Anthony Nash: 'I just wanted to play hurling and felt I was able to do both'

Anthony Nash knows there have been questions and conspiracy theories.

Anthony Nash: 'I just wanted to play hurling and felt I was able to do both'

Anthony Nash knows there have been questions and conspiracy theories, writes Brendan O'Brien.

Chief among them was why he had been named in the Cork team to start against Kilkenny last Saturday — hours after his All-Ireland Club IHC semi-final with Kanturk that was being played 210km away— when John Meyler had a perfectly good deputy available in Patrick Collins?

What sort of message, some wondered, did that send?

Meyler had already dealt with all that after the defeat of Kilkenny, explaining how Nash was selected and then eventually stood down over concerns about the possibility of a late venue change for the Kanturk game and the potential need for extra-time.

As it was, the goalkeeper scored a penalty goal in Kanturk’s defeat of Armagh’s Middletown Na Fianna and then made it from Newbridge to the Rochestown Park Hotel to meet his Cork colleagues before the panel headed for Páirc Uí Chaoimh.

“I just wanted to play hurling and felt I was able to do both,” said Nash. “Both managements backed me. The way it went I was able to concentrate on Kanturk but I said I would still like to be part of it (Cork) and come down anyway. They were grand about that too.

“It was all on me. There was a lot said: That John made me or whatever. I just wanted to. My friends on the Kanturk team understand the way I am with hurling. I want to play every match I possibly can. I have waited long enough to be playing those games.”

He was, lest we forget, 27 before a slot opened up in the nets with Cork on a regular basis so Nash was always going to strain every sinew to feature for his county under lights at the new Páirc in a competitive game.

Especially with Kilkenny coming to town. “Maybe it’s a childish thing, I don’t know, but I just want to play.”

All of which is easy to empathise with and yet the uncertainty and the signals it sent, unintended though they would have been, was not exactly ideal for Collins as the former Cork U21 captain contemplated his big audition.

None of which is Nash’s fault.

“I don’t see any badness in it, like. I played for my club, gave everything. If it was ever going to hinder my performance for my club I would never have done it. I just wanted to be involved. Simple as that.”

In the end, Collins delivered and Nash was in no way surprised.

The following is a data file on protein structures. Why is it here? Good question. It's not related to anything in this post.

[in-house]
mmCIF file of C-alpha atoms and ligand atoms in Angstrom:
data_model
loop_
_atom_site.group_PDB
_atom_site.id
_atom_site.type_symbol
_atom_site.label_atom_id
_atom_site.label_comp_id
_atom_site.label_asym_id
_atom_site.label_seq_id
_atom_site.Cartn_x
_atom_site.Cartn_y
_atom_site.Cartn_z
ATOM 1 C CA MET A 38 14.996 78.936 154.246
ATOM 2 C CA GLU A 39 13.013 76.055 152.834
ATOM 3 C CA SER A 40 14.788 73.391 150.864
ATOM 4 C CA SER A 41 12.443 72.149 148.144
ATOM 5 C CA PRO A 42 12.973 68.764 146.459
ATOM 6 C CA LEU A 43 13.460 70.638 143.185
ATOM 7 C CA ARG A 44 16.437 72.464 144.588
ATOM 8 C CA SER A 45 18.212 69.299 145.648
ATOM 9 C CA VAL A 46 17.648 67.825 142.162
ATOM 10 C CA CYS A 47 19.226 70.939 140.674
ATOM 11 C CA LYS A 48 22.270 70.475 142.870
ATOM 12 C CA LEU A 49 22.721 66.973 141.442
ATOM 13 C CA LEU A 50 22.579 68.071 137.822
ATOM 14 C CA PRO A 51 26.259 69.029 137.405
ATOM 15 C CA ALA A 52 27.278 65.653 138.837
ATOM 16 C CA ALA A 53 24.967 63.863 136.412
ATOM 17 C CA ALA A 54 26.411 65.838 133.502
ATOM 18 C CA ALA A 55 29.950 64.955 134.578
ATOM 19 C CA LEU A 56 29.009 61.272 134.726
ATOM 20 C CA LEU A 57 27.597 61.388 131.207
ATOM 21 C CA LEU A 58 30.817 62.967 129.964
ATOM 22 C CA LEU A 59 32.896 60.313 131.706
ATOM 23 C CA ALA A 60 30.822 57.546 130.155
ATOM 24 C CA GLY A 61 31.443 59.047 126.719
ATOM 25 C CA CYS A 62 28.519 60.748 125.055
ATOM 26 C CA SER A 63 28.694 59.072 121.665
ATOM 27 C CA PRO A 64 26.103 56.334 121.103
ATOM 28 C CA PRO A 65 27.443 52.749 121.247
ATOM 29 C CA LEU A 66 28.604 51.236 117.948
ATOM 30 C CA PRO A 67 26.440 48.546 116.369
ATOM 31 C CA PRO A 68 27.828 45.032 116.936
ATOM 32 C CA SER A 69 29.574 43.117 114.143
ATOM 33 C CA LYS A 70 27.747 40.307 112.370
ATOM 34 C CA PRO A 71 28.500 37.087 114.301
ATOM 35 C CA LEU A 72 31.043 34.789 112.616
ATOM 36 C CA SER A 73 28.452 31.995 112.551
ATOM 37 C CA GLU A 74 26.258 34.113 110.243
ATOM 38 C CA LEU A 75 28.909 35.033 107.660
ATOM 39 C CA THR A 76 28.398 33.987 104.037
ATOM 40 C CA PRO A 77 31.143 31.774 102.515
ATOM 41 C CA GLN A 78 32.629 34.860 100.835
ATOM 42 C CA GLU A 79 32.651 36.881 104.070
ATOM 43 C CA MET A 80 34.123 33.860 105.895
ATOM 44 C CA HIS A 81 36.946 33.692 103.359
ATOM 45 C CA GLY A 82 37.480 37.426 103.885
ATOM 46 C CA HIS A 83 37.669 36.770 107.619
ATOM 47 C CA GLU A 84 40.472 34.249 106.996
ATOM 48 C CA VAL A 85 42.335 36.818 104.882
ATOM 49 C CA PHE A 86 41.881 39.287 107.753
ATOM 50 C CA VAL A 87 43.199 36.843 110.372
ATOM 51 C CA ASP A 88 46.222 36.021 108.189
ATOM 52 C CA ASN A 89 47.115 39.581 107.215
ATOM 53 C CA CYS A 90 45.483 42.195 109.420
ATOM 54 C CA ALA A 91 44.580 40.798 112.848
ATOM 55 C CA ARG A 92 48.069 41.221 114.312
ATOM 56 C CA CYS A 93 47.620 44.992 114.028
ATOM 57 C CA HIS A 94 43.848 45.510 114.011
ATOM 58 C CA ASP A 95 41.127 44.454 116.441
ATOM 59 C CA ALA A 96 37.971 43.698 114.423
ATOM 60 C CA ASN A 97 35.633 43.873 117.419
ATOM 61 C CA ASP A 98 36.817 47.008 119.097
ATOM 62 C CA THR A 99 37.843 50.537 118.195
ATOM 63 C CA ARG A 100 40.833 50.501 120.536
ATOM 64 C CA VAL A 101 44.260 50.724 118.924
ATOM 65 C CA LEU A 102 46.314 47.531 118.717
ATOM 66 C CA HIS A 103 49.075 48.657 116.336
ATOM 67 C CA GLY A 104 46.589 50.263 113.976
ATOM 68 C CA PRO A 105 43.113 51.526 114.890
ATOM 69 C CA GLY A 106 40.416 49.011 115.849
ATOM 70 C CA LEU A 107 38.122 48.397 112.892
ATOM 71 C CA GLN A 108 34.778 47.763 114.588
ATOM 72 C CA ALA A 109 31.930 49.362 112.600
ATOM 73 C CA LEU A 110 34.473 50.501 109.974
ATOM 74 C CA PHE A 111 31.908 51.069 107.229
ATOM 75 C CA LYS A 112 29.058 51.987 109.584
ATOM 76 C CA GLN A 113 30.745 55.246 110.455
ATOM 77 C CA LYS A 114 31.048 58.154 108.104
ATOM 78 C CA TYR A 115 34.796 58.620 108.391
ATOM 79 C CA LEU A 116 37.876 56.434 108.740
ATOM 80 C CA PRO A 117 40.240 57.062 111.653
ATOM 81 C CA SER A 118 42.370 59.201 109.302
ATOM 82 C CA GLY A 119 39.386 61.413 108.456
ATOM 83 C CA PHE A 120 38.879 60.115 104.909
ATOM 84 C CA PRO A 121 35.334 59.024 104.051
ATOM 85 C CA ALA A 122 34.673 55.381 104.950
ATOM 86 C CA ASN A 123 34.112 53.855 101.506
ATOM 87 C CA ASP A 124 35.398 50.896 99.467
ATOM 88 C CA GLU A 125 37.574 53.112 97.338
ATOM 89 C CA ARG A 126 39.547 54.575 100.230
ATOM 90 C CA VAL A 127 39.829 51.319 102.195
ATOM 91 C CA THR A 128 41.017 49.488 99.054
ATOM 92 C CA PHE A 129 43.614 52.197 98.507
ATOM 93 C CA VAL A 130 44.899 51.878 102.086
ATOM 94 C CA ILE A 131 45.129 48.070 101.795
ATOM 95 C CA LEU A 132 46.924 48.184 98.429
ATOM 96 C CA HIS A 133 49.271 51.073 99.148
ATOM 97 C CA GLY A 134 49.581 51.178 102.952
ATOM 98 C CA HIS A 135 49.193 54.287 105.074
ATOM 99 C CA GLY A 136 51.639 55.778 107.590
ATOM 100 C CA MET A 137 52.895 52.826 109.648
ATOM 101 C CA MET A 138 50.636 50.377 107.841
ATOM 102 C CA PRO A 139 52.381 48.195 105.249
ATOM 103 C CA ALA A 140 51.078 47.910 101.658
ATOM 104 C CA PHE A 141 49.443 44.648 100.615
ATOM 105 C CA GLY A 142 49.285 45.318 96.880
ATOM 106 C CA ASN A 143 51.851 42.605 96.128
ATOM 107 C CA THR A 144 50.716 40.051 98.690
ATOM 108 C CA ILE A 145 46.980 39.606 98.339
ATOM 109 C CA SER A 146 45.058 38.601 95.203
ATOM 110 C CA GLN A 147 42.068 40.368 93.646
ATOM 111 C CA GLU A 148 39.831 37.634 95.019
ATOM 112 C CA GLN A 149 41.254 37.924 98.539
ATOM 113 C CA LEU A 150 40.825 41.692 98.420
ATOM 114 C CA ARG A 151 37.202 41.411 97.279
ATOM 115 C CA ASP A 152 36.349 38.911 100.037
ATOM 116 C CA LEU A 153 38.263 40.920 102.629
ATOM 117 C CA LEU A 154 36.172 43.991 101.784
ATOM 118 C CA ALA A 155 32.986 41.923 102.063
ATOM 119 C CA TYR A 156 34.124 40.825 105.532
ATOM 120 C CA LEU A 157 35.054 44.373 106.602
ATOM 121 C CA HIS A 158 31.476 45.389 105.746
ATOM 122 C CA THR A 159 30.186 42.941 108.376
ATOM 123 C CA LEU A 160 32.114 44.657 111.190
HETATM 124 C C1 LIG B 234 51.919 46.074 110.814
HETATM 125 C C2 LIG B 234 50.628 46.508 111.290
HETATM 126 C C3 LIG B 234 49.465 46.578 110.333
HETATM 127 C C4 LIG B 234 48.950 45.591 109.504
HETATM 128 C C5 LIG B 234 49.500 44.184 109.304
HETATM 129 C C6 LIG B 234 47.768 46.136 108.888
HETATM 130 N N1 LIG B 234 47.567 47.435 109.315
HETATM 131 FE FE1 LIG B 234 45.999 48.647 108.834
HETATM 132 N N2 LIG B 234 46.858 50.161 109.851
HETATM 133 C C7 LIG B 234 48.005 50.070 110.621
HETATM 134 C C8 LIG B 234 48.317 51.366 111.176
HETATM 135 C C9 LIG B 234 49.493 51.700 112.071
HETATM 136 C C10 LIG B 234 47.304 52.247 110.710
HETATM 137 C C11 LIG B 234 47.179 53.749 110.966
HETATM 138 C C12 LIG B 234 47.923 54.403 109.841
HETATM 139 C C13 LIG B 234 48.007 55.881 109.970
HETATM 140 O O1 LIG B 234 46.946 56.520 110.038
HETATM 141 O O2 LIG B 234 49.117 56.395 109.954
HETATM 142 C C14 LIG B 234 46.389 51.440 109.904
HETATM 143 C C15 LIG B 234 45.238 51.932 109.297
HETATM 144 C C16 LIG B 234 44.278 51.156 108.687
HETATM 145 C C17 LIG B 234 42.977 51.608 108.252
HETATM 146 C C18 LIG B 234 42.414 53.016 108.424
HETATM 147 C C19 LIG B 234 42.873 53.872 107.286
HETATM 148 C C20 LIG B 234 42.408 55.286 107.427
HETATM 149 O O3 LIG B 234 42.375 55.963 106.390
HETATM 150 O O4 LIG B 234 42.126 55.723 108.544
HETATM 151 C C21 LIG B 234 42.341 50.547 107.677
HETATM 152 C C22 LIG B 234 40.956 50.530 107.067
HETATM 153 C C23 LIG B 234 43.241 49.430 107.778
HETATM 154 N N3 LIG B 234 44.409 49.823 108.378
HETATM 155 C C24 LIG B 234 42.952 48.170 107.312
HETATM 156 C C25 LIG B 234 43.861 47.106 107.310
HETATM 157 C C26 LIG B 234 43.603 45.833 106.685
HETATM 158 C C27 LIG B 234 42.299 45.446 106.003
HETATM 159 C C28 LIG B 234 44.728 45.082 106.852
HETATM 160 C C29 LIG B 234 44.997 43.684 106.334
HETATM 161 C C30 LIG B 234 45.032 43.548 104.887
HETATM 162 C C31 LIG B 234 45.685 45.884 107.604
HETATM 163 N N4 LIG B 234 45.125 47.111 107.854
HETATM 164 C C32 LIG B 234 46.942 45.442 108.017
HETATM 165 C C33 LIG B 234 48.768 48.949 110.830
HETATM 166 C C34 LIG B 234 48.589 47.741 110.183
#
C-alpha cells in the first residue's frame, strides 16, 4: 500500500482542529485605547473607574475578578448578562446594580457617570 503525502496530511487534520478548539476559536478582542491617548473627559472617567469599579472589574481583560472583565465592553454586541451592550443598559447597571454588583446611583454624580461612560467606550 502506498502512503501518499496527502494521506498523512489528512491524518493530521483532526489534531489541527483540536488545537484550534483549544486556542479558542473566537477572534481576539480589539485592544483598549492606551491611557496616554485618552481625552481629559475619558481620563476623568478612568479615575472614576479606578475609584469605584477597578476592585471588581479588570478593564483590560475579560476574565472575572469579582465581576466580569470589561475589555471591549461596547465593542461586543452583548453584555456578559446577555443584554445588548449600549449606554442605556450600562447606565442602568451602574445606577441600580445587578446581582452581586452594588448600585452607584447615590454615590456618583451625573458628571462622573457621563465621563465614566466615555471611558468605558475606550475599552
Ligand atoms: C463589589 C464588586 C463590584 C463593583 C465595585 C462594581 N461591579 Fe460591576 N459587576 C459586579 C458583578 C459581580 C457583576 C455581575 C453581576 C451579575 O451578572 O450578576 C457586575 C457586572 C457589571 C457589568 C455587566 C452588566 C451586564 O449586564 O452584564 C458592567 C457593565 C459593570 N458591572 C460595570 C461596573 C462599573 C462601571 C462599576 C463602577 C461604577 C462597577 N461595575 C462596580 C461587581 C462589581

“He’s a very good keeper and management wouldn’t pick him if he wasn’t. He’s a lovely fella underneath it all too. We have a good relationship as friends.

“I would have had that relationship too when I was learning off Mark Coleman and Dónal Óg (Cusack) and Paul Morrissey. But he’s brilliant. He’s shown over the last few years with the U21s how good he is.”

It was a night of positives for Cork who marked their first competitive game in the redeveloped stadium with a three-point win but Nash echoed Meyler’s conclusion post-match that it amounted to two league points.

A good start and little more.

Next up for the county is a visit to Meyler’s home county of Wexford. Any temptation to double up on Nash’s part has been nipped in the bud by the fact that Kanturk’s decider against Ballyragget of Kilkenny will start in Croke Park just as that tie is finishing.

It’s a remarkable journey for the Duhallow side, one that is flying the flag for hurling in football territory, and Nash can’t help but frame it through the prism of their nearish neighbours Newtownshadrum who were All-Ireland champions in 2004.

Kanturk were just making the step up from the junior to intermediate grade around then. The first Duhallow side to make the senior hurling grade in Cork, they will meet Newtown in the opening round later this year. But not before their date in HQ.

“It will be a massive day for the town,” said Nash. “As one fella said to me there recently: The last fella to leave Kanturk on Sunday turn off the lights. I wouldn’t have dreamt of being there on Sunday. No-one did.”

This story first appeared in the

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